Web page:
Soft or fresh cheeses (e.g. ricotta or gorgonzola) are high in moisture and can safely be stored for about two weeks after opening. These cheeses are best stored in clean, airtight containers.
Lesson 3: Where to Keep Your Cheese
Most cheeses like higher temperatures and humidity levels than the rest of your refrigerated goods.
A great place to keep your cheeses is in the produce drawer.
The higher temperatures and humidity will keep your cheeses moist and flavorful for longer, and you’ll also get the benefit of separating your cheeses from other foods that could impart unwanted flavors. This is especially important for soft or fresh cheeses that stand to lose a lot of moisture.
Ready, Set, Store
Now that you’re armed with all the lessons and key principles of cheese storage, you’ll be able to keep your favorite cheeses fresh for that much longer. When in doubt, remember the three C’s of cheese storage: clean, cold, and covered. Looking to connect with your fellow cheese lovers? Join us on Facebook and Instagram and become part of the world’s largest cheese community. Explore a universe of cheese at your fingertips.
FAQs: Cheese Storage
Can you freeze cheese?
Freezing cheese can ruin the original texture and taste you know and love. However, some cheeses are more resilient to freezing than others. Cheeses like parmesan or packaged shredded cheeses can be frozen for 2-3 months and are best used crumbled or shredded after thawing.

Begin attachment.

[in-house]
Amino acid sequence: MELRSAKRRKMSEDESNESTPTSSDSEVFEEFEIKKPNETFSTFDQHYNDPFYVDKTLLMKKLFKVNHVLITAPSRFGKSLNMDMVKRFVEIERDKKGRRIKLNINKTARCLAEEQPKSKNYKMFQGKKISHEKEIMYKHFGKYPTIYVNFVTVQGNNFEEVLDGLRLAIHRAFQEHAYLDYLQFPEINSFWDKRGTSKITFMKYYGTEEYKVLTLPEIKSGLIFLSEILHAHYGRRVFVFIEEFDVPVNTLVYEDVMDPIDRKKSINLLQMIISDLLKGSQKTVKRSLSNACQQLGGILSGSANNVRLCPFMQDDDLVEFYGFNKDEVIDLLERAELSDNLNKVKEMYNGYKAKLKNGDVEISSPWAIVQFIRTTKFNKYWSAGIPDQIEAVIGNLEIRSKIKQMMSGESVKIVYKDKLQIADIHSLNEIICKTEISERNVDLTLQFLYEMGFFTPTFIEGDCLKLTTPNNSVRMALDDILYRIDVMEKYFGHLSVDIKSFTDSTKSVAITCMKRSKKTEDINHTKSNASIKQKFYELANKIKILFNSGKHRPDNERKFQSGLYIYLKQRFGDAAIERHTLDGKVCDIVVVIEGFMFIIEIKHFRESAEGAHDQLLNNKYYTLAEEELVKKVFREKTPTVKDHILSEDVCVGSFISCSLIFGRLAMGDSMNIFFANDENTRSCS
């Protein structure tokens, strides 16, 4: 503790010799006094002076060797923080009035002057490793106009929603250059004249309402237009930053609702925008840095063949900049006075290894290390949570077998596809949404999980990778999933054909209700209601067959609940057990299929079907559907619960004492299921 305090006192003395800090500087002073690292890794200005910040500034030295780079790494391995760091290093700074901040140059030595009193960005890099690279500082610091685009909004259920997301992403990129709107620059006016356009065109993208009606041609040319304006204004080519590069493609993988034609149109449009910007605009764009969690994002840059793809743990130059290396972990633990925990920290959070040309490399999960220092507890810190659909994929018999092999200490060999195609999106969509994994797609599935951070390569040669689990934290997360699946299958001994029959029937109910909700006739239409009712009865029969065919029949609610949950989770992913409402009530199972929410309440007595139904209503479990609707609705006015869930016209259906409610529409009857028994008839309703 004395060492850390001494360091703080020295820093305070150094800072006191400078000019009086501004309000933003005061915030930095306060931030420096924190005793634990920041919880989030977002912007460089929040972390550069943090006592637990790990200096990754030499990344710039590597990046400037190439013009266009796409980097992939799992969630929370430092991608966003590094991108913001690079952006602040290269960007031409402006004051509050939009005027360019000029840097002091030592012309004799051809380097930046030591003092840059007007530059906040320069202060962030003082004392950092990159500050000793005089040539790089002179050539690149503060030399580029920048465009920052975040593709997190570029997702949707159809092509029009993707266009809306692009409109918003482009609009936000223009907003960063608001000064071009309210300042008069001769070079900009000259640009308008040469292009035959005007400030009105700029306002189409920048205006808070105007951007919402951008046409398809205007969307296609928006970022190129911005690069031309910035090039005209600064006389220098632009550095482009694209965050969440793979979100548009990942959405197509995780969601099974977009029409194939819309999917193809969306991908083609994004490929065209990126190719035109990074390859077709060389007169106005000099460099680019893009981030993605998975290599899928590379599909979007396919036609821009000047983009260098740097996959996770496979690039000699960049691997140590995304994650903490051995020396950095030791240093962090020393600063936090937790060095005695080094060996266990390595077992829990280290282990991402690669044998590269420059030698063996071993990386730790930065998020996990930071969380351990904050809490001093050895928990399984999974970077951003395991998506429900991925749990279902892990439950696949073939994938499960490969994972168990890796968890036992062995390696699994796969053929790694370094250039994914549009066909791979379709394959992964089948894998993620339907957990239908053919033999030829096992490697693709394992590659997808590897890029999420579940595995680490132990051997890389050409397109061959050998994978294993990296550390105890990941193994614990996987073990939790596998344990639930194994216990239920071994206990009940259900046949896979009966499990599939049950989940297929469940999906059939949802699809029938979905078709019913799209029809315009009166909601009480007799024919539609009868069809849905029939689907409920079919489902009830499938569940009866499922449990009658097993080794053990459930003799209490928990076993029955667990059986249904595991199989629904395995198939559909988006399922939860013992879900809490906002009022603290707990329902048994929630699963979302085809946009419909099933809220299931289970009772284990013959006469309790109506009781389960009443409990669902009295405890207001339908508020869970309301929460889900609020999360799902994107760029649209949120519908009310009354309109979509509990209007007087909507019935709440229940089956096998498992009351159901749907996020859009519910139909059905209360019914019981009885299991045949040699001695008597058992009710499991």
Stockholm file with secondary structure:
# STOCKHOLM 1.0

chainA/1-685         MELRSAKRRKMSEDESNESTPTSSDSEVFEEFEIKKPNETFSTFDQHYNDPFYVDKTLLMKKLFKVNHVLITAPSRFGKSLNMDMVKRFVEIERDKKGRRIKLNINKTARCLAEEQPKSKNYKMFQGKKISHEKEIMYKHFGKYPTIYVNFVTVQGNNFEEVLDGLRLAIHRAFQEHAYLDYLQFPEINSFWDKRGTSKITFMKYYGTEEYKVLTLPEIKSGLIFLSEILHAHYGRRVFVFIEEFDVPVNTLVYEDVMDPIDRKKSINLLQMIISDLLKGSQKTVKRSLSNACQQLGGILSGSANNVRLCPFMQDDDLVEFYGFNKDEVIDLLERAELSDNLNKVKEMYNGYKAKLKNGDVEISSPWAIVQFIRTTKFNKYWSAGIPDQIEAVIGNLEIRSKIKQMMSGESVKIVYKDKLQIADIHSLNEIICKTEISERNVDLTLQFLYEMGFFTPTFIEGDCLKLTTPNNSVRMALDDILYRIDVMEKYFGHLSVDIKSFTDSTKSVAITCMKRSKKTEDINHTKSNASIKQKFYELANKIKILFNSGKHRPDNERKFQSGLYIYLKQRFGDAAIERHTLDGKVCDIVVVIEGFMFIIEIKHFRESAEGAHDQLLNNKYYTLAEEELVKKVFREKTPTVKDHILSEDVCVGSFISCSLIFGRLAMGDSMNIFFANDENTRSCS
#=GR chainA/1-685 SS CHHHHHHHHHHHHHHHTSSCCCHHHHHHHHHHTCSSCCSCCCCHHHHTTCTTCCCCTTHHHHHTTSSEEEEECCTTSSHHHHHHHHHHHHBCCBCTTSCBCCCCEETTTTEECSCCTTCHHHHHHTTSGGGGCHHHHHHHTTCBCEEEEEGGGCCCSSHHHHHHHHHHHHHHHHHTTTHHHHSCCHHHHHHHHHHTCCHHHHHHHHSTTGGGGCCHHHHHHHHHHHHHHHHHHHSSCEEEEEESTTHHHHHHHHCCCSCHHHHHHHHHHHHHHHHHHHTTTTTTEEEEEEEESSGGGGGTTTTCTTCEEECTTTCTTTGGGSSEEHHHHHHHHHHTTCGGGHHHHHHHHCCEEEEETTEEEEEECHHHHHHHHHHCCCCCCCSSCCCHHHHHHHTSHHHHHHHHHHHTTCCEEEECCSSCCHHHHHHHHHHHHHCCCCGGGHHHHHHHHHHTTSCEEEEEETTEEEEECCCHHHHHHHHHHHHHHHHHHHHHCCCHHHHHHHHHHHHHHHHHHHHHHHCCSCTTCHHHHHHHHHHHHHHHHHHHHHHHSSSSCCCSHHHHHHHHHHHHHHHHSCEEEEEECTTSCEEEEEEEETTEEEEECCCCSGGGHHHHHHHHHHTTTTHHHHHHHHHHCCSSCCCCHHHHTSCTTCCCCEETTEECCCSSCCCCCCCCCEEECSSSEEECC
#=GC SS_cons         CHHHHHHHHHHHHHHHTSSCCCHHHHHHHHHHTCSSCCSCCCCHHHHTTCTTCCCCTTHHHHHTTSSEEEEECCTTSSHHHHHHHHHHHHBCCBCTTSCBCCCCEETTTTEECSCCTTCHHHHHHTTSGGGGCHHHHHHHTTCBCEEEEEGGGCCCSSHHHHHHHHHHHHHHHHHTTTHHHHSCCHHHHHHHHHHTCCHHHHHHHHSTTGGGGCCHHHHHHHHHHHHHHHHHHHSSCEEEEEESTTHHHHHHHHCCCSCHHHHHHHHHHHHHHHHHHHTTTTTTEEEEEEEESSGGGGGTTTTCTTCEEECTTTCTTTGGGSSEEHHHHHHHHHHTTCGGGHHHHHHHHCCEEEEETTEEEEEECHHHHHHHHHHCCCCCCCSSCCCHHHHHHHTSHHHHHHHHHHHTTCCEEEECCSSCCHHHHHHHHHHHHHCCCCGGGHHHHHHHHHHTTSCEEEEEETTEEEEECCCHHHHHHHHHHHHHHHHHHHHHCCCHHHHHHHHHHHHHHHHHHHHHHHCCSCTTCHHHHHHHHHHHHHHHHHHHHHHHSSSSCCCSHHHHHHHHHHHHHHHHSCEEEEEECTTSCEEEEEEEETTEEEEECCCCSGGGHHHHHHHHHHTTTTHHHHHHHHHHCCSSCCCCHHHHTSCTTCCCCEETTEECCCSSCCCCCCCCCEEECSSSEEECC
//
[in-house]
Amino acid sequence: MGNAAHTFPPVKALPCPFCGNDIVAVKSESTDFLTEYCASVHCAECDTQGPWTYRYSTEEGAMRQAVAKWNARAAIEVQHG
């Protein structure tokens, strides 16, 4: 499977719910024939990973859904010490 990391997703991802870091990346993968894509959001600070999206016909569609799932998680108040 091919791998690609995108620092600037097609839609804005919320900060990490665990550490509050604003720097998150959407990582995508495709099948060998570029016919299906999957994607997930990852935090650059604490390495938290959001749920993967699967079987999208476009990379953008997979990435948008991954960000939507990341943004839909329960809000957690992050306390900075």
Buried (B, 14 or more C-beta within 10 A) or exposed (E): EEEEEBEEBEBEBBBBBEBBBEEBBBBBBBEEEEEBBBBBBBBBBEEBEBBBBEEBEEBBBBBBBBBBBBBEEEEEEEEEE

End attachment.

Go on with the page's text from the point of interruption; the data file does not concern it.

Refer to these cheese-freezing best practices:
1) Break up larger pieces of cheese into pieces weighing half a pound or less
2) Use vacuum-sealed, moisture-proof containers so cheeses don’t lose moisture
3) Thaw slowly in the refrigerator to minimize changes in texture
Is moldy cheese safe to eat?
It depends on the cheese. For soft or fresh cheeses like ricotta, mold means it’s time to discard. In semi-hard or hard cheeses like cheddar or parmesan, mold can’t penetrate far into the cheese. Cut away an inch below and around the moldy spots and continue to enjoy.
What temperature should cheese be served at?
Most cheese is best enjoyed around room temperature (67-70°F degrees) so it’s a good idea to take cheese out of the refrigerator around 30 minutes before consuming. Soft cheeses will heat up faster while hard cheeses will stay cool longer.
Can I eat cheese past the expiration date?
Most cheeses come with a “best if used by” date as opposed to an expiration date. With proper storage cheese can be safely enjoyed weeks after its “best if used by” date. Soft cheeses should be consumed sooner after opening compared to hard cheeses, which will stay fresh for longer.
How long can cheese be left out of the refrigerator?
Cheese can be safely enjoyed at room temperature for around two hours. Unfortunately, soft or fresh cheeses should generally be discarded after two hours, with no hard rind for protection these cheeses are more likely to spoil. Thankfully, hard cheeses can be lovingly wrapped and refrigerated again for future enjoyment. Keep in mind that when cheese is heated and cooled repeatedly it can impact the texture and flavor negatively.